The second is Internet Control Message Protocol (ICMP) floods, which attack the targeted device with echo-request packets. Both of these have the effect of causing the target to become inaccessible to normal traffic, effectively taking it offline.
2. Application-layer attacks
The second most-common type of DDoS attack, application-layer attacks, are increasing in popularity and target the topmost layer of the OSI model, the closest layer to the end-user.
The effect of this is that attacks mimic human behavior, meaning they can be much harder to detect than other forms of DDoS threat. What's more, as these attacks can be launched from a single machine, they often go undetected by DDoS prevention systems that are primarily looking for volumetric attacks, as they can appear to simply be higher-than-normal forms of legitimate traffic.
Therefore, different methods of mitigation are required. For instance, CAPTCHA tests can be used to weed out bots by verifying if the traffic is truly legitimate, while the use of a web application firewall and IP reputation database can also be beneficial.
3. Protocol attacks
Finally, protocol attacks are targeted further down the stack and work by damaging connection tables in parts of the network that verify new connections.
The most common type of protocol attack is a SYN flood, which sends the target a large number of TCP 'Initial Connection Request' SYN packets with spoofed source IP addresses. Each of these requests is acknowledged by the targeted server, which then awaits the final 'handshake' confirmation from the requesting server - which it won’t get. Therefore, the resources of the target server are quickly tied up awaiting confirmations that’ll never arrive, preventing their use for legitimate requests.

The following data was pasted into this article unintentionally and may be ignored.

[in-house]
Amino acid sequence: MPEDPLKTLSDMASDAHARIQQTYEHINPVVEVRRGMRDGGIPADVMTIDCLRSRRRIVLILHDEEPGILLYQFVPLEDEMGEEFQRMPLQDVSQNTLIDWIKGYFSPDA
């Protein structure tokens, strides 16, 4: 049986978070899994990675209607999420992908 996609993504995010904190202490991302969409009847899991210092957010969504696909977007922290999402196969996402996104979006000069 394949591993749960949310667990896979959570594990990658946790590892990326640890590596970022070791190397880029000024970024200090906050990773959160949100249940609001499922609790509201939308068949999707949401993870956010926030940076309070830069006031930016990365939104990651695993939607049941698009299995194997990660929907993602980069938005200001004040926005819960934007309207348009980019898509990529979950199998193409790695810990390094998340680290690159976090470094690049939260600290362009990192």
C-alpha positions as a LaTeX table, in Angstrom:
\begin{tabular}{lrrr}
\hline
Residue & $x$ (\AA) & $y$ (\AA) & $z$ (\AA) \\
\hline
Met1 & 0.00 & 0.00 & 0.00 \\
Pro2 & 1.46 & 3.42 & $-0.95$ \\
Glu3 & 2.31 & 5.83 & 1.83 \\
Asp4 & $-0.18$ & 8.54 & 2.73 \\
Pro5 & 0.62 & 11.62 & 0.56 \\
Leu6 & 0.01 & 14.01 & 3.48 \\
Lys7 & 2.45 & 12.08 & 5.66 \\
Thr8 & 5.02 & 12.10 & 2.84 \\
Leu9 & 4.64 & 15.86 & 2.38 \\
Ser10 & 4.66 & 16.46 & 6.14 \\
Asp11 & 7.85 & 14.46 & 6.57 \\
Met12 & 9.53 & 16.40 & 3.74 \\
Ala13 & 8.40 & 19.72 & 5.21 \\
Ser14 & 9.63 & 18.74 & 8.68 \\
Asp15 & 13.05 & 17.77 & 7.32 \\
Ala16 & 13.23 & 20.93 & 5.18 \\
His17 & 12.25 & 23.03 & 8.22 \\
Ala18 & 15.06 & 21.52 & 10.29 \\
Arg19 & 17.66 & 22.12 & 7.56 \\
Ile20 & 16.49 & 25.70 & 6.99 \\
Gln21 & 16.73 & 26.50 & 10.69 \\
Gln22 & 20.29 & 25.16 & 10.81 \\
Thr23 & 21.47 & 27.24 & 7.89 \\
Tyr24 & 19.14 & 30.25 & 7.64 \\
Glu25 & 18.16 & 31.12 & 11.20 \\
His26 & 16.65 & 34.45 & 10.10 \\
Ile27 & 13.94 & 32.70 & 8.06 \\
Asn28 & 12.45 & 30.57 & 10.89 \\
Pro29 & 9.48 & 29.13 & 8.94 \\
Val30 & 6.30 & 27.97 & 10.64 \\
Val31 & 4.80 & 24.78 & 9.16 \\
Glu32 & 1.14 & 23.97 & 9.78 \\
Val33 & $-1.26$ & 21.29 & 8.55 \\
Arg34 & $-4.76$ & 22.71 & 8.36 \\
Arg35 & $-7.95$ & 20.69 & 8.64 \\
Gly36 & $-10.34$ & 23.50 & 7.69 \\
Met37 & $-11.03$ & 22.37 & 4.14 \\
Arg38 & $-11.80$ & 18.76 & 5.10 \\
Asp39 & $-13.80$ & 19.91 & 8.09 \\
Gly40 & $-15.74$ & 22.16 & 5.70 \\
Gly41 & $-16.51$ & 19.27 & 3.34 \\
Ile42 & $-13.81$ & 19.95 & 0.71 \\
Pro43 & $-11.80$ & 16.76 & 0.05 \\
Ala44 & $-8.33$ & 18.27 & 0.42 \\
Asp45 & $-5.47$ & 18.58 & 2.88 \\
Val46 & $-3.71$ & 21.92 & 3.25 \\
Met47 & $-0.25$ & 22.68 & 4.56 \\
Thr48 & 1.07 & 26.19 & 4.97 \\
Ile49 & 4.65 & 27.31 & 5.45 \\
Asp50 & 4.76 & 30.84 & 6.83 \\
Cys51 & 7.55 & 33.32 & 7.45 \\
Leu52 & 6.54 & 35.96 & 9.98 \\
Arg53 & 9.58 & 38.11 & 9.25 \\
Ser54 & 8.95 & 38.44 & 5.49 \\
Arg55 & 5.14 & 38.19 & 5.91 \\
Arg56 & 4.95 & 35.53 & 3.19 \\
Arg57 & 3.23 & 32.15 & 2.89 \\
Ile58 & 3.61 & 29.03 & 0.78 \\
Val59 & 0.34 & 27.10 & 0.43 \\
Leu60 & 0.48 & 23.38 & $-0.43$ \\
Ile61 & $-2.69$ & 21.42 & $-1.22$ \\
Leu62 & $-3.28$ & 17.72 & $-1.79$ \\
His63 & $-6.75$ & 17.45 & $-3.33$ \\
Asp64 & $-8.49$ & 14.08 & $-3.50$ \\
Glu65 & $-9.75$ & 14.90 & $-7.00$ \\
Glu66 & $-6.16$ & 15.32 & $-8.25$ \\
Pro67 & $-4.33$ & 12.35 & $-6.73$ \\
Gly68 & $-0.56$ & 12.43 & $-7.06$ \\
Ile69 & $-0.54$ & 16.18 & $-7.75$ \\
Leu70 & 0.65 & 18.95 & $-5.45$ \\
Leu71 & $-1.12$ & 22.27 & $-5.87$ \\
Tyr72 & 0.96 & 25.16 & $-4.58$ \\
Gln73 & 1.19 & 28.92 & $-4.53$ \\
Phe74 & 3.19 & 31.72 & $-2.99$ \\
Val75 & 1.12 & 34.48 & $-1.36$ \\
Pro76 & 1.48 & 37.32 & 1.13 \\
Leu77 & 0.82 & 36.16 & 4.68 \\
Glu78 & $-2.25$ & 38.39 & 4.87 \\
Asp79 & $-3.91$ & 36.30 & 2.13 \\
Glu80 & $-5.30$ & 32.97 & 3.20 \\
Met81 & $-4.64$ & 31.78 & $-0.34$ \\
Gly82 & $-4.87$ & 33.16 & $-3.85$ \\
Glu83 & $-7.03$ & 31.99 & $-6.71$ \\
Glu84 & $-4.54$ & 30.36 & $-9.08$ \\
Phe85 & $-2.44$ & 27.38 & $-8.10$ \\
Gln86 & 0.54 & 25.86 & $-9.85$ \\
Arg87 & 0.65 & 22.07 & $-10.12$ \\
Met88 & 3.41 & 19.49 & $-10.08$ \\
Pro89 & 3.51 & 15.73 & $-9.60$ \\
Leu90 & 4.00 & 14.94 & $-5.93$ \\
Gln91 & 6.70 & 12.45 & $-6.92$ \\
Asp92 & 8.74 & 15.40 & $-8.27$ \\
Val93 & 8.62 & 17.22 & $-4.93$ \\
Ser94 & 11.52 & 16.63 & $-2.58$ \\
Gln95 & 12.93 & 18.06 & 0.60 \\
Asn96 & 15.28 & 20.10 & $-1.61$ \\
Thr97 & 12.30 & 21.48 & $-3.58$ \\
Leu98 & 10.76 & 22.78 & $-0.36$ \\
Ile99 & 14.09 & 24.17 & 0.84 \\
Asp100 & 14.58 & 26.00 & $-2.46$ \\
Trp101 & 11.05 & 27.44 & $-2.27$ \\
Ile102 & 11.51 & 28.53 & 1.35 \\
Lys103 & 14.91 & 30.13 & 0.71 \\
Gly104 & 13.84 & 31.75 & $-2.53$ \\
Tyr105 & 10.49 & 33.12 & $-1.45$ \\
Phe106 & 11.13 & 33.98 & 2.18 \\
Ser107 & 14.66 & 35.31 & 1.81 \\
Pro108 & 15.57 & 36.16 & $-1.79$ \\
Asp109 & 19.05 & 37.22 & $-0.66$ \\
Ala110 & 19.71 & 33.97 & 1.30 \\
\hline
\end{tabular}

How to mitigate DDoS attacks
DDoS attacks are a constant threat to businesses, and by not mitigating these attacks, you risk shutting down your whole website. Now that you understand how DDoS attacks work, it's vital to discuss how to reduce them. So what techniques or tools are available at your disposal?
1. Think about your architecture
A resilient network architecture can help mitigate many of the risks of a DDoS attack. For instance, ensuring your key servers are effectively geographically spread across different data centers can go a long way to mitigating the impact. These data centers should also be located on different networks and have diverse paths. Ensuring there are no bottlenecks that can act as a single point of failure, such as only using a single connection to the outside internet, is also essential.
2. Make sure you can monitor your network